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Seventy-five percent of Papuans want independence – Survey
Sinar Harapan - July 3, 2003
Jayapura – Seventy-five percent (75) of native Papuans appear to want Papua to be free and become an independent country. This was revealed in the results of a survey conducted by the International Foundation for Election Systems (IFES) in cooperation with Tyler Nelson Survey (TNS), an international research institute.
The results of the survey were actually outlined during a training workshop for the 2003 all-Papua public opinion survey trainers meeting for members of the Regional Development Planning Agency, the Regional House of Representatives (DPRD), non-government organisations and colleges throughout Papua that took place not long ago in the provincial capital of Jayapura.
IFES monitoring and evaluation director David Y. Dewata told Sinar Harapan that the survey was conducted by questioning 3,450 respondents from the 12 regencies and two municipalities in Papua using a direct approach method. The survey was conducted between September and November 2002.
The results of the survey can be said to be quite surprising. The reason, because Papuan special autonomy (otsus) has been running since 2001 with the expectation that the implementation of otsus would extinguish the desire for independence. For the Papua region however, there are indeed some people who want to split away from the Unitary State of the Republic of Indonesia (NKRI) and determine their own fate.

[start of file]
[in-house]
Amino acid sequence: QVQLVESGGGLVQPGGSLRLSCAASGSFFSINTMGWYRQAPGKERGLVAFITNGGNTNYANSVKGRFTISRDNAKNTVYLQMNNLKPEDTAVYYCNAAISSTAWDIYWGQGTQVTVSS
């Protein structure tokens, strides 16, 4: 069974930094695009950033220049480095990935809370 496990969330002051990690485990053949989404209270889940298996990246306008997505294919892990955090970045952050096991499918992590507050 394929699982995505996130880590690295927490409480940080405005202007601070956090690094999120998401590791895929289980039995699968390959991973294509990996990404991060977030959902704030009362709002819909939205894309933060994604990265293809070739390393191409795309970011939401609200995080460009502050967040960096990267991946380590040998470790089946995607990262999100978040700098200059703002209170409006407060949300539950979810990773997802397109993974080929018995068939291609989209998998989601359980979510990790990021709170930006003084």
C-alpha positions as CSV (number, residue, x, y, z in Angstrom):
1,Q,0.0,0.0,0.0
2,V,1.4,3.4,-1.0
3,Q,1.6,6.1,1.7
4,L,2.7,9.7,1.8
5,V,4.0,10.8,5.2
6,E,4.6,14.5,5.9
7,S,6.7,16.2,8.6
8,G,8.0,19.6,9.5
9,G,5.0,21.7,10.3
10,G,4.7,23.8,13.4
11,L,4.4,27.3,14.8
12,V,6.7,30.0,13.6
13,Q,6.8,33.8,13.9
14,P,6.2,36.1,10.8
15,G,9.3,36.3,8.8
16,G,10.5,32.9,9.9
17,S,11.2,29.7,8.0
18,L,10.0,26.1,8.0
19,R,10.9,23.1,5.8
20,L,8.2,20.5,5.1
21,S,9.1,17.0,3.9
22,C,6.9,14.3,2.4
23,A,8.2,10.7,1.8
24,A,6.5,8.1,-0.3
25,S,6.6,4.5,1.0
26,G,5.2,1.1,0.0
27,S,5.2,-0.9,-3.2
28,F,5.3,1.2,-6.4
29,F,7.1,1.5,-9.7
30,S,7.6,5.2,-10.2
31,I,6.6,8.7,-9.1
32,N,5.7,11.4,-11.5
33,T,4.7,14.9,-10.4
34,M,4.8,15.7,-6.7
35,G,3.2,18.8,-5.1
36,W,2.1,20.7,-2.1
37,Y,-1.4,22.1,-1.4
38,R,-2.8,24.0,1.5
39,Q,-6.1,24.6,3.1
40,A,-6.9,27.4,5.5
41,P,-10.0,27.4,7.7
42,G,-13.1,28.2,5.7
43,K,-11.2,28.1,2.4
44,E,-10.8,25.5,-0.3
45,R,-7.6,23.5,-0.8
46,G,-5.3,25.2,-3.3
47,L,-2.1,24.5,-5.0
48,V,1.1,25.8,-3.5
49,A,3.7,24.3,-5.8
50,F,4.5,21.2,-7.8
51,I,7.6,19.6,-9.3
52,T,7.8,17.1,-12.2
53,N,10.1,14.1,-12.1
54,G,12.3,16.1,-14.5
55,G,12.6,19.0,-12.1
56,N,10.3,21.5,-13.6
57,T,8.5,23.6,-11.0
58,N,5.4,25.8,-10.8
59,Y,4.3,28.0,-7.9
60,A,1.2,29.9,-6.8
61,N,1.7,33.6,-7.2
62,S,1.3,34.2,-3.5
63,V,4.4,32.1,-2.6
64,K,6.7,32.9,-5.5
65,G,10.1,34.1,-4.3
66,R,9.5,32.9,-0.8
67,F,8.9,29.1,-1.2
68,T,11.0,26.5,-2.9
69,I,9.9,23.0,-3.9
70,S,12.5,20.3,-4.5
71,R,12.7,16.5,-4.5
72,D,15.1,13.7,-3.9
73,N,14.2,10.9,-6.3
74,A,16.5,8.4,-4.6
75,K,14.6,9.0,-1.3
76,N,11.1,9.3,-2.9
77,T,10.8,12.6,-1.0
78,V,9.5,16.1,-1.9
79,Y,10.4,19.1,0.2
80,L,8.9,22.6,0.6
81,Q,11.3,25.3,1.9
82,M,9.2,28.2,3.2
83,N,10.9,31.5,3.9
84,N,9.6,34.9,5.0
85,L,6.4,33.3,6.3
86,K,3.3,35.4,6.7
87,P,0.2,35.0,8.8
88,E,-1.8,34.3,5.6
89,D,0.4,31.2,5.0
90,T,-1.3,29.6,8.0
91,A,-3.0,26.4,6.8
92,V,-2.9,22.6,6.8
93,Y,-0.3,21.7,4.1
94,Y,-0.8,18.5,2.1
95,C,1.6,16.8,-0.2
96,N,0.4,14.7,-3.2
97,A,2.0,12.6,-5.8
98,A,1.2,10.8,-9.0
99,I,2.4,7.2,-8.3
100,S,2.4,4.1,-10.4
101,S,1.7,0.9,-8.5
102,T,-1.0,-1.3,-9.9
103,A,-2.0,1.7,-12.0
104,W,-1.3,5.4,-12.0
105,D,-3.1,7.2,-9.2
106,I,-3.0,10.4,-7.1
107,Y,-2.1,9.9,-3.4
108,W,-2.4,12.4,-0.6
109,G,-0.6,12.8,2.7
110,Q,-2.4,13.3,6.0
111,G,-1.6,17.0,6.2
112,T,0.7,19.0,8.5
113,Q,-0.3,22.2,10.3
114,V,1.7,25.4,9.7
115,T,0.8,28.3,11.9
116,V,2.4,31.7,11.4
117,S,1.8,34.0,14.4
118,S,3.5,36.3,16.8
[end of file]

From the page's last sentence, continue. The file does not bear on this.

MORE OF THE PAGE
In addition to this, the survey also revealed that 69 percent of native Papuans believe that independence means the freedom to manage one’s own affairs. Almost one third or 28 percent of respondents believe that all people would receive equal treatment if they were independent. What is particularly interesting meanwhile, is that 27 of Muslim residents believe that there will be absolutely not change if Papua is given independence. Sixteen percent meanwhile said that security would improve if Papua became an independent nation.
With regard to the results of the IFES and TNS survey, the director of the Papua Institute for Civil Strengthening (ICS), Budi Setyanto, told Sinar Harapan that this is only one type of survey and needs to be looked at again. He conceded however that that a desire for independence still exists, and this is because proper socialisation about the implementation of otsus has yet to be carried out at lower levels of society.
From the results of an evaluation by the ICS, it appears that the implementation of Papuan otsus over the last year has been ‘jargonistic’, meaning it has not reached down to the lowest levels including in the utilisation of otsus funds, which are more focused towards the lower layers of society.
“Don’t let that be the understanding of otsus, what is meant by otsus isn’t even understood by lower layers of society, because the regional government hasn’t carried out any proper socialisation. If it isn’t even understood by society, it can be imagined that Papuan otsus will not run at all,” he said.
Moreover, Setyanto said that the implementation of otsus is still the same as has been undertaken by the regional government and the DPRD. So he is pessimistic that there will be any change in Papua for the next ten years, even if otsus is completed. Therefore Setyanto suggested that in order to implement otsus a desire or political will on the part of the government is absolutely necessary. In his view, up until now the utilisation of otsus funds has been restricted to the elite level and its use has been unclear. (ded)
[Abridged translation by James Balowski.]